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Searching Content indexed under Music and the Arts by McDermott Will & Emery ordered by Published Date Descending.
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1
Ninth Circuit Provides A Second Look At Willful Copyright Infringement
The US Court of Appeals for the Ninth Circuit reversed a district court's grant of summary judgment in favor of a music merchandising company.
United States
6 Oct 2016
2
Could The Bieb Be A Copyright Infringer?
The U.S. Court of Appeals for the Fourth Circuit vacated a district court decision dismissing a copyright infringement claim in a case involving a copyrighted song and a later recording by Justin Bieber...
United States
10 Aug 2015
3
Portion Of California Resale Royalty Act Struck Down As Unconstitutional
Addressing the constitutionality of California's Resale Royalty Act, Cal. Civ. Code § 986, the U.S. Court of Appeals for the Ninth Circuit held that a portion of the Act violated the dormant Commerce Clause of the U.S. Constitution.
United States
1 Jul 2015
4
Music Streaming Rights Are Included In ASCAP's Licenses
ASCAP is a performing rights organization that represents almost half of all composers and music publishers in the United States.
United States
1 Jul 2015
5
Circumstantial Evidence Does Not Create A Triable Issue Of Material Fact
The U.S. Court of Appeals for the Sixth Circuit upheld the district court’s grant of summary judgment in favor of defendant-appellee Universal-MCA Music Publishing
United States
14 Jan 2008
6
A "Reconstruction" Does Not Fulfill Copyright Application Deposit Requirement
In a case of first impression, the U.S. Court of Appeals for the First Circuit joined the Sixth and Ninth Circuits in finding that a reconstruction is not a "copy" for purposes of a copyright application deposit.
United States
17 Dec 2007
7
Sampling Without A License Results In Damages – But How Punitive Should They Be?
The plaintiffs brought suit for copyright infringement against the music publishers behind the Notorious B.I.G. album Ready to Die, the title song of which contained an unlicensed sample of "Singing in the Morning."
United States
14 Dec 2007
8
Go Celebrate Mr. Jackson; Here’s 50 Cent For Your Birthday
Addressing an unusual but high-profile copyright dispute involving famous rappers, the U.S. Court of Appeals for the Eleventh Circuit granted summary judgment for rapper Curtis Jackson (a.k.a. 50 Cent) on claims that he infringed the copyright for the song “Its Your Birthday” by rapper Luther Campbell of 2 Live Crew.
United States
2 Oct 2007
9
State Voice Protection Statute Pre-Empted by Copyright Laws
The U.S. Court of Appeals for the Ninth Circuit ruled that a vocalist’s state law claims, based on protection of a performer’s voice, were pre-empted by the Copyright Act in Debra Laws v. Sony Music Entertainment, Case No. 03-57102 (9th Cir. May 24, 2006) (Bybee, J.).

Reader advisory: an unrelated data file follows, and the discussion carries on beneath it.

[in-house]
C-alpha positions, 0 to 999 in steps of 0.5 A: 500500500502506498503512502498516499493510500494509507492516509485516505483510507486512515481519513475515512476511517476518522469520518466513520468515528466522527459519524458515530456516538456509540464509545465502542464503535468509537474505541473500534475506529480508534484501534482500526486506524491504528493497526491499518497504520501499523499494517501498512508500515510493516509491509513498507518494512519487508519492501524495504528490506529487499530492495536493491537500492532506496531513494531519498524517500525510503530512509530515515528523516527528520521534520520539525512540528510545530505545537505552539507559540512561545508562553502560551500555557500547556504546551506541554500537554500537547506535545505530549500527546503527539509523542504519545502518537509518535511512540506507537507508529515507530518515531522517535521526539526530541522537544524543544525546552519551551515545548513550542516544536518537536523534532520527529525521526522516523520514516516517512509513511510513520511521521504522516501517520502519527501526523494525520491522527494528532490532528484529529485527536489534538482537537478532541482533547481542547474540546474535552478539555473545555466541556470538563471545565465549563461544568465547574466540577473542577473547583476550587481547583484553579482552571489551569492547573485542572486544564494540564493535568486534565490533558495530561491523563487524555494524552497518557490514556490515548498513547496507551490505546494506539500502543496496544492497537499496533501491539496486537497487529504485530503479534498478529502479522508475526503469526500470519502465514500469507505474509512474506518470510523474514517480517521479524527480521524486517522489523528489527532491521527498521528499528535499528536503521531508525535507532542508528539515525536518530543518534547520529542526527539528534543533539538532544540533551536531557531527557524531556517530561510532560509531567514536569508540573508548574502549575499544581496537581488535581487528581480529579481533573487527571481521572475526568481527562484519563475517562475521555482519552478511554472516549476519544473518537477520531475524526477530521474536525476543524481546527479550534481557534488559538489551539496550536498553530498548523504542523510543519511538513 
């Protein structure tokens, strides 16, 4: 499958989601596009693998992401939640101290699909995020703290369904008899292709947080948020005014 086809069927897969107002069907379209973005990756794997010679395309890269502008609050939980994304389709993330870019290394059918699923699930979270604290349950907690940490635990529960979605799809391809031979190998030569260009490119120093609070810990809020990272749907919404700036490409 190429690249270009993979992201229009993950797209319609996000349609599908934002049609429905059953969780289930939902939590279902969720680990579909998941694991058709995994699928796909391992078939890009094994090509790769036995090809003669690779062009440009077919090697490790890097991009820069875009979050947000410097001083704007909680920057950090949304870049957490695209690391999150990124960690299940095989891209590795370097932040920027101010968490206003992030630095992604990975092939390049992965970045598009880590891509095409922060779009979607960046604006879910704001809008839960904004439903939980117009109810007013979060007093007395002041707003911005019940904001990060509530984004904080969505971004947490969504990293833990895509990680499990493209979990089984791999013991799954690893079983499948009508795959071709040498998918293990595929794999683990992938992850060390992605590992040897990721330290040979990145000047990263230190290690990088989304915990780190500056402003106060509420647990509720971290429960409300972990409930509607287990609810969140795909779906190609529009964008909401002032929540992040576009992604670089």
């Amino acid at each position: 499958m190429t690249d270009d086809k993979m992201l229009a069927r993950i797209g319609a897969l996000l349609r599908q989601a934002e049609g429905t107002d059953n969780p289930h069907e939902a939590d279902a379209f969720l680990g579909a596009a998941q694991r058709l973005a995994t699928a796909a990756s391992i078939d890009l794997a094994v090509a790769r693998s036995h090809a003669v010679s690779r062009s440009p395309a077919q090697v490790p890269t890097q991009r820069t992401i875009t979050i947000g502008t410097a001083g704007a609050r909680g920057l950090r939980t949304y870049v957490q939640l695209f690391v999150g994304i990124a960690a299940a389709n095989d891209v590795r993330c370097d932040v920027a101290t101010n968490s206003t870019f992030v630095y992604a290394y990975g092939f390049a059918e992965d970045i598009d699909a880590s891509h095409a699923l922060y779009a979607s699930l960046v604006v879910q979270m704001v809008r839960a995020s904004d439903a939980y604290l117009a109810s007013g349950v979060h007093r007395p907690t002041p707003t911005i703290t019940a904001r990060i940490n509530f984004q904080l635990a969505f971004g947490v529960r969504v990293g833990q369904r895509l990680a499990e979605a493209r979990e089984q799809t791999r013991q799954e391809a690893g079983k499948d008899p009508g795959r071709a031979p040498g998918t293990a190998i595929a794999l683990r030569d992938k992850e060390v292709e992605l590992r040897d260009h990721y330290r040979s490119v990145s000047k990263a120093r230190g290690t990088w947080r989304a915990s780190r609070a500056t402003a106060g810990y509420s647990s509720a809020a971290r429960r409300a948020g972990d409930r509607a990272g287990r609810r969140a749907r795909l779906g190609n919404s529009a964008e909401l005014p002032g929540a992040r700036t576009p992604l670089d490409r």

United States
12 Jul 2006
10
Individual Copyrighted Works in an Unauthorized Compilation Warrant Separate Statutory Damages Awards
The U.S. Court of Appeals for the Second Circuit held that a compilation that infringed copyrights in its constituent parts is not considered "one work" for purposes of 17 U.S.C. §504(c). Rather, each constituent part that infringes upon a copyright is subject to a separate statutory damages award. WB Music v. RTV Communications Group, Case No 04-3890, 2006 U.S. App. LEXIS 9889 (2d Cir. Apr. 19, 2006) (Walker, C.J.).
United States
12 Jun 2006
11
The End of Peer-To-Peer File Sharing?
In 1999 the Napster file transfer service first released software allowing internet users to engage in the mass digital distribution of copyrighted music online.
United States
31 May 2006
12
Seventh Circuit Upholds Judgment Against Individual for Downloading 30 Copyrighted Songs
The U.S. Court of Appeals for the Seventh Circuit has held that downloading copyrighted songs from the internet is copyright infringement and cannot be defended as fair use. BMG Music v. Gonzalez, Case No. 05-1314 (7th Cir. Dec.12, 2005) (Easterbrook, J.).
United States
7 Feb 2006
13
First Circuit Lines Up with Sixth in Dividing Up the Copyright Renewal-Right Pie
Avoiding a split with the U.S. Court of Appeals for the Sixth Circuit, the U.S. Court of Appeals for the First Circuit has held that if a copyright holder dies before he or she exercises the renewal right, the right belongs equally to his or her surviving spouse (50 percent) and his or her children (who split the remaining 50 percent) under the compulsory bequest provision.
United States
13 Dec 2005
14
D.C. Circuit Condemns Collaboration in Support of Three Tenors Joint Venture
Recently, the U.S. Court of Appeals for the D.C. Circuit affirmed a Federal Trade Commission (FTC) ruling that two major record companies violated antitrust laws in connection with their lawful joint venture to market and distribute the 1998 "Three Tenors" album in Polygram Holdings, Inc. v. Federal Trade Commission, Slip. Op. No. 03-1203 (July 22, 2005). While the conduct of the joint venture itself was not the subject of scrutiny by the FTC, a subsequent agreement to limit advertising and disc
United States
17 Aug 2005
15
No Substantial Similarity Where Only Non-Copyrightable Subject Matter Is Used in Common
The U.S. Court of Appeals for the First Circuit has held that a musical composition that was not sufficiently similar to a registered composition to give rise to an inference of actual copying does not infringe that composition. Johnson v. Gordon, Case No. 04-2475 (1st Cir. May 31, 2005) (Selya, J.).
United States
4 Aug 2005
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